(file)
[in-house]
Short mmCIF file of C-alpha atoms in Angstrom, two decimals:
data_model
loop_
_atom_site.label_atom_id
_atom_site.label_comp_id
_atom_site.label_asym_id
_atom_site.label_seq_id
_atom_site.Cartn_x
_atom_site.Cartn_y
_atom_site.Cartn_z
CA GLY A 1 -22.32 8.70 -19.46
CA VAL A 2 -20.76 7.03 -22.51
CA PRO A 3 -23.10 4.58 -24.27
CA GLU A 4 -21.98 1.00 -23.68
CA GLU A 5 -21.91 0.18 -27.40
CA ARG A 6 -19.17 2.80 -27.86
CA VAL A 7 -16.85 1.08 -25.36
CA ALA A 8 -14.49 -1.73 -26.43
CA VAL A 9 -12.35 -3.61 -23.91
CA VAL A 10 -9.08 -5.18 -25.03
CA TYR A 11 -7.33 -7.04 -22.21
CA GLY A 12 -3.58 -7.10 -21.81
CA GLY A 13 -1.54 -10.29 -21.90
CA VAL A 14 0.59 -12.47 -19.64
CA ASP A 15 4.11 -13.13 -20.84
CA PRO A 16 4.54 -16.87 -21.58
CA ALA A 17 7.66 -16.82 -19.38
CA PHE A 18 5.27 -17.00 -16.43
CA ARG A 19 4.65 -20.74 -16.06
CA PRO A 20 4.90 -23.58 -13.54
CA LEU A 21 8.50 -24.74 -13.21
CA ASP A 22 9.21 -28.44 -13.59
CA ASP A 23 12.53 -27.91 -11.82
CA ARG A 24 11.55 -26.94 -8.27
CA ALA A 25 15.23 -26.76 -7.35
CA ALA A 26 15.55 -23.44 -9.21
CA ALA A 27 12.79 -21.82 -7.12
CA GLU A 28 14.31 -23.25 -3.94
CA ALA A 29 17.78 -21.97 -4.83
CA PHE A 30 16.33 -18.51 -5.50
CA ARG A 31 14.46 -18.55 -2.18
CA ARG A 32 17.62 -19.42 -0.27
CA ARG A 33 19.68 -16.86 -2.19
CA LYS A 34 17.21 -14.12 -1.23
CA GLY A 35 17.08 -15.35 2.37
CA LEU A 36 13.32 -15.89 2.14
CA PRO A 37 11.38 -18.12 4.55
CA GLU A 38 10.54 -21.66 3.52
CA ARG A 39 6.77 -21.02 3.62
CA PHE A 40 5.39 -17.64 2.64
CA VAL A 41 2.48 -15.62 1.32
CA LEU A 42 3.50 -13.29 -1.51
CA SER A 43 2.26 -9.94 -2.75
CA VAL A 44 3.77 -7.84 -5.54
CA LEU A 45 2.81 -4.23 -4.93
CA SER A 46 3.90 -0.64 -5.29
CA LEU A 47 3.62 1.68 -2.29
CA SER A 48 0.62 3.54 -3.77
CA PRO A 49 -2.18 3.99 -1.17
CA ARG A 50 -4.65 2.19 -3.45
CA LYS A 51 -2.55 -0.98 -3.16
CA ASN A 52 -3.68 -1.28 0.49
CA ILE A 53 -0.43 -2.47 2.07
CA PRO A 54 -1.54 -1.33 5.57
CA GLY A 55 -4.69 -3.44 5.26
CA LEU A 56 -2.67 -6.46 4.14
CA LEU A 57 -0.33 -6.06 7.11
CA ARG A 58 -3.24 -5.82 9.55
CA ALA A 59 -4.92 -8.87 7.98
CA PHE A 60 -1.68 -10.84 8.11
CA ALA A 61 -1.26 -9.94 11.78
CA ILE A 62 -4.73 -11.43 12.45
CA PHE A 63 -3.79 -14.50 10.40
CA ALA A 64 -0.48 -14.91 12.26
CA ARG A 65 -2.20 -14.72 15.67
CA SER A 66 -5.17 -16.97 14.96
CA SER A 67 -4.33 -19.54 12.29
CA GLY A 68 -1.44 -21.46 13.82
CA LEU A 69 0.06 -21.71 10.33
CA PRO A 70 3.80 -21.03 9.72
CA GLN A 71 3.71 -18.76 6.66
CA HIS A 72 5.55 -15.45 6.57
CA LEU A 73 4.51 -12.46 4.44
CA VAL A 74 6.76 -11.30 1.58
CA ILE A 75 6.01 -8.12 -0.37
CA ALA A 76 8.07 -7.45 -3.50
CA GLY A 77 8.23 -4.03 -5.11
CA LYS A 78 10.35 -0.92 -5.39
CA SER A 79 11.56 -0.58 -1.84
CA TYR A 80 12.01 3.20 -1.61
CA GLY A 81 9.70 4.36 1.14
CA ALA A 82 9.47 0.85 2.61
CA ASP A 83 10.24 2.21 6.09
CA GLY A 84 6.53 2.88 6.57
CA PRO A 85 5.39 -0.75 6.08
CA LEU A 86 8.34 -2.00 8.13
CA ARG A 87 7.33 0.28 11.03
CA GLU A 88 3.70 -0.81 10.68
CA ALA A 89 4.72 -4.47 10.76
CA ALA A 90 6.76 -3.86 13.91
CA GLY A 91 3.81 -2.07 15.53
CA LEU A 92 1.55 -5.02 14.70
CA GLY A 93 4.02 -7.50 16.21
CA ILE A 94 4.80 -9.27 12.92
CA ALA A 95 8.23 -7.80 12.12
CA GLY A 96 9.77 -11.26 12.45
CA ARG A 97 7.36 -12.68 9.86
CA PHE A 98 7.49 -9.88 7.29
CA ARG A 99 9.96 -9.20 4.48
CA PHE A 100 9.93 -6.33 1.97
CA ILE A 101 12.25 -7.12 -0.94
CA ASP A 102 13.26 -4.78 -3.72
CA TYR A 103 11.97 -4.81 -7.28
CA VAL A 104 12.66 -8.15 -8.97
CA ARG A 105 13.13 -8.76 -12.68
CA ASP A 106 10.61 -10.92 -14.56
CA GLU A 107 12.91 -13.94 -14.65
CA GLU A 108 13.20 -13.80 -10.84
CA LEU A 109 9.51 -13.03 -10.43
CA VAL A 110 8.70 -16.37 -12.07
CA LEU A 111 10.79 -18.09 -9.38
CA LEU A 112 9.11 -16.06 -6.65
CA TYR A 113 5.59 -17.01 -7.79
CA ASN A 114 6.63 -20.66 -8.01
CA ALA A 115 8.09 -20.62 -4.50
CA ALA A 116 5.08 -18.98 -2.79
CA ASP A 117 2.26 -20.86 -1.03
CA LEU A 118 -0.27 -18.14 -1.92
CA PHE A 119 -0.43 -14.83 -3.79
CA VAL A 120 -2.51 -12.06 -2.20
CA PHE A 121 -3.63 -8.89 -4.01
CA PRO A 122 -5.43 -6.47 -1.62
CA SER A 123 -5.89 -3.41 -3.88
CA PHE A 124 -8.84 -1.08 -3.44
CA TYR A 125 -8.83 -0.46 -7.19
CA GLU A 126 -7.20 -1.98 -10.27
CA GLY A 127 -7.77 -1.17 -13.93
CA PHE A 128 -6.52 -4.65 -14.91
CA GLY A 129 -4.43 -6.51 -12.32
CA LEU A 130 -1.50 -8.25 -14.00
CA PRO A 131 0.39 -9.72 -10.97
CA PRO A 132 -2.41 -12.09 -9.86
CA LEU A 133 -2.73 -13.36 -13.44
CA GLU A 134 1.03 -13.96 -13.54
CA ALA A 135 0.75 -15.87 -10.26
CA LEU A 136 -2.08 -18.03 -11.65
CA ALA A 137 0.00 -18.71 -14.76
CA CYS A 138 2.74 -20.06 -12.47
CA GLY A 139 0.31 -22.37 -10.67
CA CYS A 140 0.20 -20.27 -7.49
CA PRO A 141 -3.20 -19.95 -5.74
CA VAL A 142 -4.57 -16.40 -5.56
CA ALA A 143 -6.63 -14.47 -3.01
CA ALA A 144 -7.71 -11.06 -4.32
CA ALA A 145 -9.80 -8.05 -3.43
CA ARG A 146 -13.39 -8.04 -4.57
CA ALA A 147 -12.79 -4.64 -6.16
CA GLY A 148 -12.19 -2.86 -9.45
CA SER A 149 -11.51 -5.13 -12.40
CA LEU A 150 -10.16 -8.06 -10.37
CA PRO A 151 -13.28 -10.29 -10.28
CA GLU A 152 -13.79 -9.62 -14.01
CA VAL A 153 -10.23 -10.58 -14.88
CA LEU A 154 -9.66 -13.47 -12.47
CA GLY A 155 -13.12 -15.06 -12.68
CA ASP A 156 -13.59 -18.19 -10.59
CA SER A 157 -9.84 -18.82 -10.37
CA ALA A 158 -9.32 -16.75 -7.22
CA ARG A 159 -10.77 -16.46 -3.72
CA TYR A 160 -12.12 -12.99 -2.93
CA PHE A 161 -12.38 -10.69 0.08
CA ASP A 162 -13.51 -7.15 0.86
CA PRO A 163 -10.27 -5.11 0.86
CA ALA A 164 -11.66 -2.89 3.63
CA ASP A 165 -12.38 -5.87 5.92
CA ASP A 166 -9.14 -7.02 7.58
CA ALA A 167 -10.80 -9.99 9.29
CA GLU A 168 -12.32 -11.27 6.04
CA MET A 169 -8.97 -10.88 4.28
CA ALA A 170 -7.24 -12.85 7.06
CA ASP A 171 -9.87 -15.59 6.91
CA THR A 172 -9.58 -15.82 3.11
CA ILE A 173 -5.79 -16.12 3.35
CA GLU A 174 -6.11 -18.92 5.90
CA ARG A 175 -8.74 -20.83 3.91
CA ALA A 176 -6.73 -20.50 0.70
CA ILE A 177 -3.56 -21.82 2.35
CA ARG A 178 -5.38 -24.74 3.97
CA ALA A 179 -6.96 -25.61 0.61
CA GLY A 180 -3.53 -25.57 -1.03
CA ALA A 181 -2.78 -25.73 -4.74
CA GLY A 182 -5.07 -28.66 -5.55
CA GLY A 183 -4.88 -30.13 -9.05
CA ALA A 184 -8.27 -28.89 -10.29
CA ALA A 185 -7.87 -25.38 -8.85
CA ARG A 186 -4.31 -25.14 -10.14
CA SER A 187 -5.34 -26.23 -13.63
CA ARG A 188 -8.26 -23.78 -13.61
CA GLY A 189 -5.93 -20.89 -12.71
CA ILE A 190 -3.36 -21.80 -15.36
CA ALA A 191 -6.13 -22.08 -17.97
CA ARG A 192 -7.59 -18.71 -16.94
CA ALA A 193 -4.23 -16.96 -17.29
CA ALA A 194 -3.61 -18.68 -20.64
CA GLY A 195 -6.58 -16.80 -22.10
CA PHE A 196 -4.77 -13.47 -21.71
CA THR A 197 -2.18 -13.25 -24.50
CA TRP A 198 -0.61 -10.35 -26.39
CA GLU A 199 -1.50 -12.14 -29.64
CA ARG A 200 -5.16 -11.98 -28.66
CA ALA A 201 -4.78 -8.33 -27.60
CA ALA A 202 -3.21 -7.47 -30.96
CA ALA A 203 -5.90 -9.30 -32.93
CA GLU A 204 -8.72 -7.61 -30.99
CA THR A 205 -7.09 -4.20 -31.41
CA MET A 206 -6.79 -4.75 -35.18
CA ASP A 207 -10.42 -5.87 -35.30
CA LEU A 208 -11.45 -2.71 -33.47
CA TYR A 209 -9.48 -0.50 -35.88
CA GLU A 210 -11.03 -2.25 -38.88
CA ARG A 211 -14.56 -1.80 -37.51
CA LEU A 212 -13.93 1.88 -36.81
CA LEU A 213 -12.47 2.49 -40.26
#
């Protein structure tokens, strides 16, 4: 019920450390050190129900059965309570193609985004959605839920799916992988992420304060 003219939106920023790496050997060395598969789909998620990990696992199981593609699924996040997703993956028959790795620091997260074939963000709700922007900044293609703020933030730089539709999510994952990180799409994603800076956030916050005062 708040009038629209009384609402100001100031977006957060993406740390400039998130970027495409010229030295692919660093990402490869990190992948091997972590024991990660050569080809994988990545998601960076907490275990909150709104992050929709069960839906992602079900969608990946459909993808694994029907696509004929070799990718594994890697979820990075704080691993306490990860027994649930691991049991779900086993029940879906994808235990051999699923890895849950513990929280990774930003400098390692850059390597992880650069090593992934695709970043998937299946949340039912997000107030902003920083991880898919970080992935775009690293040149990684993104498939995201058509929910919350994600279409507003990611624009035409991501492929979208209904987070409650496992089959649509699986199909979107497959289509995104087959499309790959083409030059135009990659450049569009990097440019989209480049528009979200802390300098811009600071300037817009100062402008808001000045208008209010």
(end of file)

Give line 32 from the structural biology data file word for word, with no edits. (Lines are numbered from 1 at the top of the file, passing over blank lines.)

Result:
CA LEU A 21 8.50 -24.74 -13.21